Weaving the word ‘hashtag’ into casual conversation used to be an ironic verbal shoutout to popular culture that people immediately recognized as as a fad. However, as the use of hashtags in social media has grown, the word hashtag has taken some serious roots in our candor. A post highlighting a Starbucks coffee on an autumn day will sometimes be seen tagged as #basic to make the user’s audience aware that they themselves know how common what they’re doing actually is. According to Muriel MacDonald in How #Hashtags Change the Way We Talk, “Among Twitter’s triumphs is the reinvention of self-mockery.”, which is exactly where the use of the pound symbol began.
Popular music phenomenon Bruno Mars channeled Justin Timberlake and Jimmy Fallon in the lyrics of his latest hit single, 24K Magic. “Hashtag blessed”.
Hashtags are now, especially in this political climate, an excellent organizer of citizen journalism, which is defined as “nonprofessional journalists producing and disseminating journalistic knowledge,”(pg. 70, Humphrees) in Social Media, Enduring Principles (2016). Each day, users can find popular causes by browsing the “Explore” area of Twitter, where the most used hashtags are displayed.
Hashtags can have far reaching implications on businesses if a mass of discontented users gather around the cause. “Why People are Deleting Uber” by Brian Feldmen of New York Magazine outlines the recent uprising against Uber for the company’s refusal to shut down their services in solidarity with the JFK airport protestors. When Twitter users with a lot of social capital shine a light on businesses in a bad way, tangible damage can ensue for company profits. Feldmen states, “Lyft, one of Uber’s main competitors, used the controversy as an opportunity to announce that it would donate $1 million to the American Civil Liberties Union over the next four years” (Feldmen, 2017). Because hashtags are so simple to track, competitor companies can prey on the public downfall and spin it to their advantage. Oliver Blanchard summarizes this well in Social Media ROI, “The flip side of the situational awareness coin is threat management: the threat of obsolescence, the threat of missing the next market shift of technological advance, the threat of watching your own customers flock to a competitor because they were more in tune with your market’s needs than you were, and even the threat of finding yourself exposed to a PR crisis that your typical marketing communications mechanisms are not equipped to manage” (Blanchard, pg. 131). A hashtag PR crisis is an incredible beast to manage, considering it is a fire fueled by the public. You have to engage potentially millions of angry people to save the face of your company.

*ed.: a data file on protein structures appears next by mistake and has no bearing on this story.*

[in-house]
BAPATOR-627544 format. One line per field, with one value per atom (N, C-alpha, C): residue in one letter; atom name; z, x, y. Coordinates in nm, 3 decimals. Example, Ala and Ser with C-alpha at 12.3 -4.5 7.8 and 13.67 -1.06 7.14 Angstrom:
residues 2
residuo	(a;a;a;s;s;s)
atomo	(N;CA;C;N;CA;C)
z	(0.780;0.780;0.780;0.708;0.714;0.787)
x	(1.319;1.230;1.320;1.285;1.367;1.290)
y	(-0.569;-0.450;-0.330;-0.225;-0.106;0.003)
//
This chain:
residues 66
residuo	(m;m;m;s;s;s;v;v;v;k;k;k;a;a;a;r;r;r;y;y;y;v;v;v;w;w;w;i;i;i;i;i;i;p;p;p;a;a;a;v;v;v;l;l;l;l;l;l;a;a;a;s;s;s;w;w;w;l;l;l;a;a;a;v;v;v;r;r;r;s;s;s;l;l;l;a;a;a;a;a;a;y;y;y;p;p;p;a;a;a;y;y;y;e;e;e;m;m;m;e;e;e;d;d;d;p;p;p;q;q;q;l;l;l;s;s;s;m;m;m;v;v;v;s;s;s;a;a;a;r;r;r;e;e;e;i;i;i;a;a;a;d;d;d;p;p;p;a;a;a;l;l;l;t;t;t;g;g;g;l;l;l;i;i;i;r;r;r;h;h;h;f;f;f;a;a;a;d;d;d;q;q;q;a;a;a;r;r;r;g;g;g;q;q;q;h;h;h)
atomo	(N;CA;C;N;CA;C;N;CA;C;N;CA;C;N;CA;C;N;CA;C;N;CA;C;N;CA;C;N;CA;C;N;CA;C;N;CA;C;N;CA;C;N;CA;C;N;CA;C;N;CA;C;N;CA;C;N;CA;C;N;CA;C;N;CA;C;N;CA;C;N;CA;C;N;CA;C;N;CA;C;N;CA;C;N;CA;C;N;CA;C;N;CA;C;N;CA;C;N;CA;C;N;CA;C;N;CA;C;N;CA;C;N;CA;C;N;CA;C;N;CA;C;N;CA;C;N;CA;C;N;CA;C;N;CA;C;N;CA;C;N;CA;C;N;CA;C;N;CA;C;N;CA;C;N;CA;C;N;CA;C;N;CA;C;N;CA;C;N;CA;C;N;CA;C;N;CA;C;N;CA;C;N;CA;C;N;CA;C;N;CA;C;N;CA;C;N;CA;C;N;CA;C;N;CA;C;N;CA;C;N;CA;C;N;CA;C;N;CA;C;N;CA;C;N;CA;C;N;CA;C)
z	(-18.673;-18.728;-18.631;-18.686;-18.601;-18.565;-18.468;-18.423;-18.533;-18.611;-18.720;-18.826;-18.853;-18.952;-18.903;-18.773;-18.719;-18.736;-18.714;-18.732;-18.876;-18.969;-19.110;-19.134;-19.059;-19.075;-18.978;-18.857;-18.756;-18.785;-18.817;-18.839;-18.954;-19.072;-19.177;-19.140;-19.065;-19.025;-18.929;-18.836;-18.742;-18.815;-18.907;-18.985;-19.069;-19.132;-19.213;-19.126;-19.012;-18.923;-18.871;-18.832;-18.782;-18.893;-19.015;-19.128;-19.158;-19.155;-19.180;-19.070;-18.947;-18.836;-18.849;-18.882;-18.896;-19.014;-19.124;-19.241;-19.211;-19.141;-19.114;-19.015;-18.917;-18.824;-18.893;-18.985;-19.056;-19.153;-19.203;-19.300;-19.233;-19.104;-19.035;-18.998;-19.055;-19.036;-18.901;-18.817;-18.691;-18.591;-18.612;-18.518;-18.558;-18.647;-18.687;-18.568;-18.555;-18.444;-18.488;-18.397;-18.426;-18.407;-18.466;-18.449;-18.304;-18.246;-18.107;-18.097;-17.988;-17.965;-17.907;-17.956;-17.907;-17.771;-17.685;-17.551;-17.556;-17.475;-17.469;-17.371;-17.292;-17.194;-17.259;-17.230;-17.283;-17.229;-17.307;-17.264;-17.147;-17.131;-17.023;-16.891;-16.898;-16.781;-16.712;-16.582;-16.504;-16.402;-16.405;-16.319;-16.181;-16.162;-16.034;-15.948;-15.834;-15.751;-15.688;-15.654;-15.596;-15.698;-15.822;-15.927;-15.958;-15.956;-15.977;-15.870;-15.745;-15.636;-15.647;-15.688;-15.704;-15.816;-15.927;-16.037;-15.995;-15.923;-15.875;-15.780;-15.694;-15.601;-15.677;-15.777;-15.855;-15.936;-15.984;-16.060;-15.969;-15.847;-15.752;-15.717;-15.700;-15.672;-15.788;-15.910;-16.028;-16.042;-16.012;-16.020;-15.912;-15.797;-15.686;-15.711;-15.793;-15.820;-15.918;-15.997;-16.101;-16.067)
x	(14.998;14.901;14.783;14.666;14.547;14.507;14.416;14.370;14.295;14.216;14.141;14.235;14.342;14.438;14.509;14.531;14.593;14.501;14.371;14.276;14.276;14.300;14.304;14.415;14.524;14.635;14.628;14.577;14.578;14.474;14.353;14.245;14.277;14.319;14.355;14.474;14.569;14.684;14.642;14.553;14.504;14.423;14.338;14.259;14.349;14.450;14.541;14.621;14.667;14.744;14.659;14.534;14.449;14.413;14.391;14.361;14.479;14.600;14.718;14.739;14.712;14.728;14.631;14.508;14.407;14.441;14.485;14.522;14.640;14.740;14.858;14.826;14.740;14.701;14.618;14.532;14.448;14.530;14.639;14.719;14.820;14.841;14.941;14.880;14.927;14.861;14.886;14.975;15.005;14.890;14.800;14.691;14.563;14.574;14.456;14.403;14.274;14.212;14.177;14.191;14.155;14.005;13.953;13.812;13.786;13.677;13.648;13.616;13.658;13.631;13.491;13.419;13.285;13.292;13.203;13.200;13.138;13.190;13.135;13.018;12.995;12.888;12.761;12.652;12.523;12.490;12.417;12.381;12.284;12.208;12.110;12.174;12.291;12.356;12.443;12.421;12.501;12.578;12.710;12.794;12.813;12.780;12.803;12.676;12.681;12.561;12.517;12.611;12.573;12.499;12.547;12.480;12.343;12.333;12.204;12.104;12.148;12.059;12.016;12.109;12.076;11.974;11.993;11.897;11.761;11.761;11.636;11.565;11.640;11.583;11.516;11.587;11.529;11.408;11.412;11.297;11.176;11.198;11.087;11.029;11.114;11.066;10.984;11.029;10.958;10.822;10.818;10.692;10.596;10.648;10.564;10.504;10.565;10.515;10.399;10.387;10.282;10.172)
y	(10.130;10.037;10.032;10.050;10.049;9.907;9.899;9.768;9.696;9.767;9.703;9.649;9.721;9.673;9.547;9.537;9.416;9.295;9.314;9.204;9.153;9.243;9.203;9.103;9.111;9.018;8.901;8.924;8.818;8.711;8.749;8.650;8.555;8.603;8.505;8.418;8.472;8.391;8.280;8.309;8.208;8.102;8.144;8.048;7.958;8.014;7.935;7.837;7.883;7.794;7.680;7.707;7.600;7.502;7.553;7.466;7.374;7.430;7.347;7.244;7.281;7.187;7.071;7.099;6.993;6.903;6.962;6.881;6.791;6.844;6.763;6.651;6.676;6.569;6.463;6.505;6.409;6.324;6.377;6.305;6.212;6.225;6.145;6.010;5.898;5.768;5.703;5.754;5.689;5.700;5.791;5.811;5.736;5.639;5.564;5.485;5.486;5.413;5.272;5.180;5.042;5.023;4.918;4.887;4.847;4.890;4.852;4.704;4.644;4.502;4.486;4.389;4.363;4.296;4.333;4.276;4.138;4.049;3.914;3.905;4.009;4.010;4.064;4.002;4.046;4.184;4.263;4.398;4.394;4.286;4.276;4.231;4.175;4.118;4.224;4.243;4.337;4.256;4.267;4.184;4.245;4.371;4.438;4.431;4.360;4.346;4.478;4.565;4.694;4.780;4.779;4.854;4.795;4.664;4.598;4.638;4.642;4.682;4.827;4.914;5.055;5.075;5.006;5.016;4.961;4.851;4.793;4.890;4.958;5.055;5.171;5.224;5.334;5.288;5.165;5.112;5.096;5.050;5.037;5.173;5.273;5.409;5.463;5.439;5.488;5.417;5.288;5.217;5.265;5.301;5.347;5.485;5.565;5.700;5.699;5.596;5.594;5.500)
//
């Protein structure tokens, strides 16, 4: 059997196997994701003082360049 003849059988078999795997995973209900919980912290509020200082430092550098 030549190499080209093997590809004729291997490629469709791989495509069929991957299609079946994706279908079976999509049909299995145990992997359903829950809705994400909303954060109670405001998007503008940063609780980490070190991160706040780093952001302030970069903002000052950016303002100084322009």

Pop culture has dominated the hashtag climate very successfully. People are eager to gather around news that is positive, like Beyonce’s announcement of twins this week. The use of memes and GIFs also serve the hashtag realm very well by injected a dose of comedy into the movement. A meme attached to a hashtag can generate a lot of traffic because people may search the hashtag just to share the funny photo with their friends.
Blanchard, Olivier. “Chapter 10.” Social Media ROI: Managing and Measuring Social Media Efforts in Your Organization. Indianapolis, IN: Que, 2011. N. pag. Print.
Feldmen, Brian. “Why People Are Deleting Uber En Masse.” Nymag.com. New York Magazine, 29 Jan. 2017. Web. 02 Feb. 2017.
Humphreys, Ashlee. “Chapter 5.” Social Media: Enduring Principles. Oxford: Oxford UP, 2016. Pages 63-76. Print.
Macdonald, Muriel. “How #Hashtags Changed the Way We Talk.” TINT Blog. Disqus, 09 Sept. 2016. Web. 01 Feb. 2017. <https://www.tintup.com/blog/how-hashtags-changed-the-way-we-talk/>